It’s time to turn back the tide.
It’s clear that relying solely on detecting the bad is hopeless. As cybercriminal organizations grow more sophisticated, it’s virtually impossible to use content inspections and blacklisting for protection. That’s why we’ve taken a fundamentally different approach at Agari. Using dynamic data, we model the good to protect you from the bad. We’ve validated this approach now in more than a hundred deployments. Here’s how it works.
Through the power of predictive AI and machine learning, the Agari Identity Graph™ interpolates over two trillion email messages annually to model relationships and behavioral patterns between individuals, brands, businesses, services, and domains using hundreds of characteristics that define trusted communications. Secure Email Cloud™ solutions then dynamically score each message for convergence or divergence from patterns established as legitimate and trusted and then enforce and report against policies established according to specific business needs.
In so doing, the Agari Identity Graph makes more than 300 million machine-learning model updates each day. Like any AI-based approach, it’s the underlying dataset and expertise of the data scientists that determines efficacy. For Agari, each new customer adds to this global dataset, so the solutions get smarter and more effective every day. It’s an implementation of the network effect at Internet scale.
This dynamic approach to email security outsmarts fraudsters even as they change behavior—moving from domain to domain, jettisoning blocked accounts, reformulating email messages, switching out display name strategies, recompiling malware, and more. Why? Because a fraudster typically doesn’t have a trusted pattern of communications with those they are intent on attacking. And there is little need to develop one, as there are easier targets out there. By becoming a hardened target, attackers tend to simply turn their attention to easier prey.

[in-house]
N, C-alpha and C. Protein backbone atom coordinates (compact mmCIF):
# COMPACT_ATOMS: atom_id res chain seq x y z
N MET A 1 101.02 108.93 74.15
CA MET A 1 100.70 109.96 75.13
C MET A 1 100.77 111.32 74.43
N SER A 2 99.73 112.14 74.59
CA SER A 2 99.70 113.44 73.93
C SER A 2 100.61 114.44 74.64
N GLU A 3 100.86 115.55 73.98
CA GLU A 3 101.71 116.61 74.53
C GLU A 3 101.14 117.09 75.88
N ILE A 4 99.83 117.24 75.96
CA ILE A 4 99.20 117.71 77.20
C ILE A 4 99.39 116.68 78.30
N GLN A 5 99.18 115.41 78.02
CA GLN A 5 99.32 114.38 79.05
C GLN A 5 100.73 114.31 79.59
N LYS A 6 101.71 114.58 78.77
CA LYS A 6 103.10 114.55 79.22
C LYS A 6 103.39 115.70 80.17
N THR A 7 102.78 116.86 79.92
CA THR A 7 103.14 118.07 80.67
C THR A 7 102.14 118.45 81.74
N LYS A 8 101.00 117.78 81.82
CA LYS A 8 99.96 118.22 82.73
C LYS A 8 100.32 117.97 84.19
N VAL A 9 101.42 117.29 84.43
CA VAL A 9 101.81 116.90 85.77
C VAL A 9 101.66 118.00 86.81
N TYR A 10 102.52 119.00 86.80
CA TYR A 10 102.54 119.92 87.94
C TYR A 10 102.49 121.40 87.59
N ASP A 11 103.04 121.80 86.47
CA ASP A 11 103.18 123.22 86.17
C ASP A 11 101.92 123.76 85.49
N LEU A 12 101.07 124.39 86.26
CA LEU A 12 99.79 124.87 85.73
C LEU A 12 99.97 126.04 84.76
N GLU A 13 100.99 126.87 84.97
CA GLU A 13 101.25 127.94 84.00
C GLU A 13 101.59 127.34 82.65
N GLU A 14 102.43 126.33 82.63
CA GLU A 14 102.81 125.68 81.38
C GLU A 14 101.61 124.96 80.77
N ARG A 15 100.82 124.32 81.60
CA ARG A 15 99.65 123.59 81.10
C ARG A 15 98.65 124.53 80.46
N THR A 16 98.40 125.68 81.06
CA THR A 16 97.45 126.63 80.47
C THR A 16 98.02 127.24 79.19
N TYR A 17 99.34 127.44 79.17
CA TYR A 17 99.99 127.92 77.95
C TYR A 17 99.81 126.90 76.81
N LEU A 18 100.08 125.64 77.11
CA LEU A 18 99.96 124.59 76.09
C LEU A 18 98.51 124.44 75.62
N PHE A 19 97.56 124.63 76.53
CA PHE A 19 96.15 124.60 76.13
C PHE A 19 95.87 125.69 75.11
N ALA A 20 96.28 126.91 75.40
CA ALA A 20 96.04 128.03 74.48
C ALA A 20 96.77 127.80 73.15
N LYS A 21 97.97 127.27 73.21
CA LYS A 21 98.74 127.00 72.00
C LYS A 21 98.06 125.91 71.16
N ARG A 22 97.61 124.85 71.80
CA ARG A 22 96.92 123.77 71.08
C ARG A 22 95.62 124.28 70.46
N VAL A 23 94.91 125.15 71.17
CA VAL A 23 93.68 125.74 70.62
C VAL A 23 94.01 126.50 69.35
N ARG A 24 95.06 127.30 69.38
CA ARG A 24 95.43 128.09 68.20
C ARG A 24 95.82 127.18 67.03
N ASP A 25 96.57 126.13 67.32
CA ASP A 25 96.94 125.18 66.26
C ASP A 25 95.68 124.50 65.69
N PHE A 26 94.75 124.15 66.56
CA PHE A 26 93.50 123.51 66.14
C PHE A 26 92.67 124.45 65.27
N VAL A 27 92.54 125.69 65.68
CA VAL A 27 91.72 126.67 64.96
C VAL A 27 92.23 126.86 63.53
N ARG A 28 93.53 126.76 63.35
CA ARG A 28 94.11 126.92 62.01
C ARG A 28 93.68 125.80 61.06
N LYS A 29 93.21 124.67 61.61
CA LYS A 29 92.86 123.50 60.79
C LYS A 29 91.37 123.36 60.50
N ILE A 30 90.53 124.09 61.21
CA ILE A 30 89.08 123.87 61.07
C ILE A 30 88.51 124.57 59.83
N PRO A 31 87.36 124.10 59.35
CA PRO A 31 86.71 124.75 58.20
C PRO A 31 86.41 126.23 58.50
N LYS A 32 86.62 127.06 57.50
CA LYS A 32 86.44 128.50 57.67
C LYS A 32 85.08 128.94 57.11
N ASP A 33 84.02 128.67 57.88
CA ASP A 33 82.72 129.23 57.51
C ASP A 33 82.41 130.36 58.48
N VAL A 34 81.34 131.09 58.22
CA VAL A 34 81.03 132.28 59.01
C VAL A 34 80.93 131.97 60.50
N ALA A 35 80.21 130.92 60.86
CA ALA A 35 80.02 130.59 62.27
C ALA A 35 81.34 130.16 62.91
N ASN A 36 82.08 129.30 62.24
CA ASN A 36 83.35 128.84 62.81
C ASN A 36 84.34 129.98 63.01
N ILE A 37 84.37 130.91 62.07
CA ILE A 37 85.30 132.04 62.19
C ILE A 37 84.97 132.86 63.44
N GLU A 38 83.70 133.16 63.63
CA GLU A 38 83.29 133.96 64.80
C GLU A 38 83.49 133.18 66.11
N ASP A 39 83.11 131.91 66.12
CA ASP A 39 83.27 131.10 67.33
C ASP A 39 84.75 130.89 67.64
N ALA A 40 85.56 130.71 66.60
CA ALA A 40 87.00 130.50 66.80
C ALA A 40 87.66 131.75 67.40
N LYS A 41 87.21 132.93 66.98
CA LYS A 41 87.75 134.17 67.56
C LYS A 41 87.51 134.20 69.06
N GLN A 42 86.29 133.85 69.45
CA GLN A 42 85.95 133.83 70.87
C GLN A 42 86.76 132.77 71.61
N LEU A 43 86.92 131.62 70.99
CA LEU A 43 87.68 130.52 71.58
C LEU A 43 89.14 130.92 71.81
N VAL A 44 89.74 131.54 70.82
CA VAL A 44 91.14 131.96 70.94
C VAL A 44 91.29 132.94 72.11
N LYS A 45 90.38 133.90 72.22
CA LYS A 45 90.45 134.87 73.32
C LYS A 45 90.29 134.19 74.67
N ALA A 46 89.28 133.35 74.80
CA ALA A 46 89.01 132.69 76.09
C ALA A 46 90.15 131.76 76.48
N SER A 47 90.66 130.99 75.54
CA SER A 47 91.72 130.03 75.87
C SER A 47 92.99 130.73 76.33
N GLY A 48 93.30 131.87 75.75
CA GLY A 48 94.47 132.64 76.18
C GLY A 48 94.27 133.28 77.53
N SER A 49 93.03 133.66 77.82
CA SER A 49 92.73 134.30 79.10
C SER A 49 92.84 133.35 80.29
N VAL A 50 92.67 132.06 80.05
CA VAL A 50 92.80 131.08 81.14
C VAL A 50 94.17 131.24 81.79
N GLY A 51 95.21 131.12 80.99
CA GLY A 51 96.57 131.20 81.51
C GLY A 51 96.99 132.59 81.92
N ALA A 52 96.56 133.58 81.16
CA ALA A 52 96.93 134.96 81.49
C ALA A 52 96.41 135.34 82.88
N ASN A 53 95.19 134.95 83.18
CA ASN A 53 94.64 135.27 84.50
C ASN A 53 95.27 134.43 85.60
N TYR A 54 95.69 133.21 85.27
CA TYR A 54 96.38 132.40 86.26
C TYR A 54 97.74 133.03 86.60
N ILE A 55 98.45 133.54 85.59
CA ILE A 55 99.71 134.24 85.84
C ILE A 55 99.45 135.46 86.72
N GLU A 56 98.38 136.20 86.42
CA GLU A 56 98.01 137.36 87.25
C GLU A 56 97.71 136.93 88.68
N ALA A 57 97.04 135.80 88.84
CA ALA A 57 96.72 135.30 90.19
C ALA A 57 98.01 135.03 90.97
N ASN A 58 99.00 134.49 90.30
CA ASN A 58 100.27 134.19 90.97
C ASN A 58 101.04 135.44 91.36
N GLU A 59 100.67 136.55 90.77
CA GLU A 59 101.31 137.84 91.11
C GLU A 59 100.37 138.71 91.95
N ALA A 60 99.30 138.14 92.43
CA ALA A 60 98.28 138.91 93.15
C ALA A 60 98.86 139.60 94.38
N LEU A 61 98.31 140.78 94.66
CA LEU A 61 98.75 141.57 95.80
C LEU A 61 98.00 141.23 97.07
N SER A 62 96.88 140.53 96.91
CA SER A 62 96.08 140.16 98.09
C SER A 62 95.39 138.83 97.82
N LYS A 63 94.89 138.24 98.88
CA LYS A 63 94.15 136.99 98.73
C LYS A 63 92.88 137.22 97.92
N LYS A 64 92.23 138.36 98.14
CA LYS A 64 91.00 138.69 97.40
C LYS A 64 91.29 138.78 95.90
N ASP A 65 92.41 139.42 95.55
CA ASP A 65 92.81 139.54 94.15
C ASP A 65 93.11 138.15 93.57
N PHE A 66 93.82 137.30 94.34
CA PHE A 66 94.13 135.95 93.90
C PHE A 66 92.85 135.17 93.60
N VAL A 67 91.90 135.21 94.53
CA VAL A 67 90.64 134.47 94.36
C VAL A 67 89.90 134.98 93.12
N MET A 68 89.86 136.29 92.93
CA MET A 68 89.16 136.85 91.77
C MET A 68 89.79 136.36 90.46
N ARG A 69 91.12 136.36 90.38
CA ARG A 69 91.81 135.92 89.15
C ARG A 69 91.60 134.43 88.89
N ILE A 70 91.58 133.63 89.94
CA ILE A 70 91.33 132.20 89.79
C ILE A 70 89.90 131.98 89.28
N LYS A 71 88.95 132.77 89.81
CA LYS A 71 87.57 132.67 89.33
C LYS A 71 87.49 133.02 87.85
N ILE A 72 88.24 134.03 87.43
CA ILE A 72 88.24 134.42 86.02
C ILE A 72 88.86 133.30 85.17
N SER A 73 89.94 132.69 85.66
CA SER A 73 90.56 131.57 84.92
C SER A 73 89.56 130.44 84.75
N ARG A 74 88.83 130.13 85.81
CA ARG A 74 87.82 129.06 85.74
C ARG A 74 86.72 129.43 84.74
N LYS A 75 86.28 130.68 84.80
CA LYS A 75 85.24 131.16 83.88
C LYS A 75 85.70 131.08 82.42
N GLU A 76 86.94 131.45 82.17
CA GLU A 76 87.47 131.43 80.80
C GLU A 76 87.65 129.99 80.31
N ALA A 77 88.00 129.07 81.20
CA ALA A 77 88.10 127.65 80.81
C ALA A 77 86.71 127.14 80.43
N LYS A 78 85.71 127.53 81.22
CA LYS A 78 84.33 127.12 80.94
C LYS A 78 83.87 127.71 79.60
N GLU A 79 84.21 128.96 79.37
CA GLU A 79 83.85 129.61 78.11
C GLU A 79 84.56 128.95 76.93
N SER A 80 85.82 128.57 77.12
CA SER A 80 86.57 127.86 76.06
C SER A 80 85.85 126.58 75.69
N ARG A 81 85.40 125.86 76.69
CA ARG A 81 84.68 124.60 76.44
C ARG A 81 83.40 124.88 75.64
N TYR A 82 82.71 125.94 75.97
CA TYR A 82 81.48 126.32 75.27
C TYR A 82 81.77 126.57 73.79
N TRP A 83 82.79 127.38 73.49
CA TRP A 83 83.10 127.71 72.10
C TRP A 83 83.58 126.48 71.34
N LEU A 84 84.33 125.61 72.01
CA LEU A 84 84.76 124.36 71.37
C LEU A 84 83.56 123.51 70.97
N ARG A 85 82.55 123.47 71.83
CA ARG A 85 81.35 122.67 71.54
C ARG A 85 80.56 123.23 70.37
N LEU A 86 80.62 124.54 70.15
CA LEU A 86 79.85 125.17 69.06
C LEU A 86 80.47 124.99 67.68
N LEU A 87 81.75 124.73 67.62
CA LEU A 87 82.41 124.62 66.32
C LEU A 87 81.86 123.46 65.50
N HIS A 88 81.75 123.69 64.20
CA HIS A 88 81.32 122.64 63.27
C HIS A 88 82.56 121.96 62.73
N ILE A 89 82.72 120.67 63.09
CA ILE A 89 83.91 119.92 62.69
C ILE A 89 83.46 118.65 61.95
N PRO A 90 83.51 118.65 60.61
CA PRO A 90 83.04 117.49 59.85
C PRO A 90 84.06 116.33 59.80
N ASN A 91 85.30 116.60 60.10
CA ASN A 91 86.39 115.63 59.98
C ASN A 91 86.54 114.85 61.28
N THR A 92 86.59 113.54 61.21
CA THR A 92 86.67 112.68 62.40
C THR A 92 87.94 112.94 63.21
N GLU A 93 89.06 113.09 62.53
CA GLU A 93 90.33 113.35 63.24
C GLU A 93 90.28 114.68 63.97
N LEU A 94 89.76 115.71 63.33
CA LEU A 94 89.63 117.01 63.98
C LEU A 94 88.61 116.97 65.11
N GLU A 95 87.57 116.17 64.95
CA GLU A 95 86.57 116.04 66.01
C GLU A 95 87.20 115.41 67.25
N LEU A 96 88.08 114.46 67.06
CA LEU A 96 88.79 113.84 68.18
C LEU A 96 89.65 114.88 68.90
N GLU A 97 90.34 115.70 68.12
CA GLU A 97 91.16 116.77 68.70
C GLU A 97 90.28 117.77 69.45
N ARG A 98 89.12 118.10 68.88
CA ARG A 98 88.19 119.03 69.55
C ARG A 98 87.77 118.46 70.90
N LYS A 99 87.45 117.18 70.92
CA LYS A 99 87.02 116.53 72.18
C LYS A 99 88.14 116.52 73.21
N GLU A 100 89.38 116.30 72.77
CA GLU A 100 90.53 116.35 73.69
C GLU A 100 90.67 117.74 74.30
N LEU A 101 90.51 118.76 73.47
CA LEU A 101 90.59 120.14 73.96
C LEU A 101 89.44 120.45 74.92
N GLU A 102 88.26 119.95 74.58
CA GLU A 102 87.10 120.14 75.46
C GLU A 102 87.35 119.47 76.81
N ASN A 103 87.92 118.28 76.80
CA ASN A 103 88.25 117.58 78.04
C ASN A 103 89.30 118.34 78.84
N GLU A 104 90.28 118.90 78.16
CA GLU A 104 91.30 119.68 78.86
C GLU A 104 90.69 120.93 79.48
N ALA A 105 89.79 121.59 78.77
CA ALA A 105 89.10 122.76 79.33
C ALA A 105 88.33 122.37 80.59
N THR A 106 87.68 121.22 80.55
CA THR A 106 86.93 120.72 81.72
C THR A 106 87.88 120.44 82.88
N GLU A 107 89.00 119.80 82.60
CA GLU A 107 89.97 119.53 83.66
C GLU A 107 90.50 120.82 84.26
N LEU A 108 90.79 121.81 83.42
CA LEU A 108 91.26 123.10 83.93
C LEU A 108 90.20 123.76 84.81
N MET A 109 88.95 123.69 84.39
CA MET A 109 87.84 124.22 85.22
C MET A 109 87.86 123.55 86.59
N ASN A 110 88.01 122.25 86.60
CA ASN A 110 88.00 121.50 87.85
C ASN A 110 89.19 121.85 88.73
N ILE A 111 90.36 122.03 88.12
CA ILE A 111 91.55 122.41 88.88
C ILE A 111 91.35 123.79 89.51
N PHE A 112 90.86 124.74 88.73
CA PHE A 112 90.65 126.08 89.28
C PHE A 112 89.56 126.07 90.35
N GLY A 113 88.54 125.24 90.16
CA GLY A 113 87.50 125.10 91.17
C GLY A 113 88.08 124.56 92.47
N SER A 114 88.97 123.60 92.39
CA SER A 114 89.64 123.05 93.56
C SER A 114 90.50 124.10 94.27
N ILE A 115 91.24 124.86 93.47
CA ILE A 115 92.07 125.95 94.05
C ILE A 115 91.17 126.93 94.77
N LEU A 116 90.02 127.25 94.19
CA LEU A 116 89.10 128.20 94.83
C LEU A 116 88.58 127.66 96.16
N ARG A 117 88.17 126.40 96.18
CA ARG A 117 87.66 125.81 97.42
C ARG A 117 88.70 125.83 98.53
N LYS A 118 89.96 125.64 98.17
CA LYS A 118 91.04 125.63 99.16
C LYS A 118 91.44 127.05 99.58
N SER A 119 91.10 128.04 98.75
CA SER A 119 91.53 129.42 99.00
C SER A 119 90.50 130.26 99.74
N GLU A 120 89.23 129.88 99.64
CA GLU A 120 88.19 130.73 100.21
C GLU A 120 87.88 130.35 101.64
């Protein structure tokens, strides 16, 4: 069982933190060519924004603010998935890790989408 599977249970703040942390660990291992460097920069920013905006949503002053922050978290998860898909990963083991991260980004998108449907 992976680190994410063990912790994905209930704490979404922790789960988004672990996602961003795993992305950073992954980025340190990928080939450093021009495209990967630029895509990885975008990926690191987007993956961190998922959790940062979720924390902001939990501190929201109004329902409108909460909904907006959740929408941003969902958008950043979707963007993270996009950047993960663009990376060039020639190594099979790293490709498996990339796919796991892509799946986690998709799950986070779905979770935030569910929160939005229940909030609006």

With all its predictive capabilities, it’s easy to see why the Agari Identity Graph forms the foundation of Agari solutions, and its mission to protect digital communications so humanity can prevail over evil. But it has other benefits as well.
By using predictive AI to detect and disrupt attacks, Agari solutions inspect each email message in real time and in a way that no human or legacy security control can, to give organizations the confidence to open, click, and trust everything in their inboxes.
The increased productivity throughout the enterprise can be enormous when employees at every level can communicate, collaborate, and share sensitive information without fear of fraud or a zero-day event.
In the face of rising dangers from BEC scams, phishing, and other advanced email threats, what’s good for security is good for business too.
To learn more about the Agari Identity Graph and how it applies the power of machine learning to model trusted communications, download an exclusive white paper here.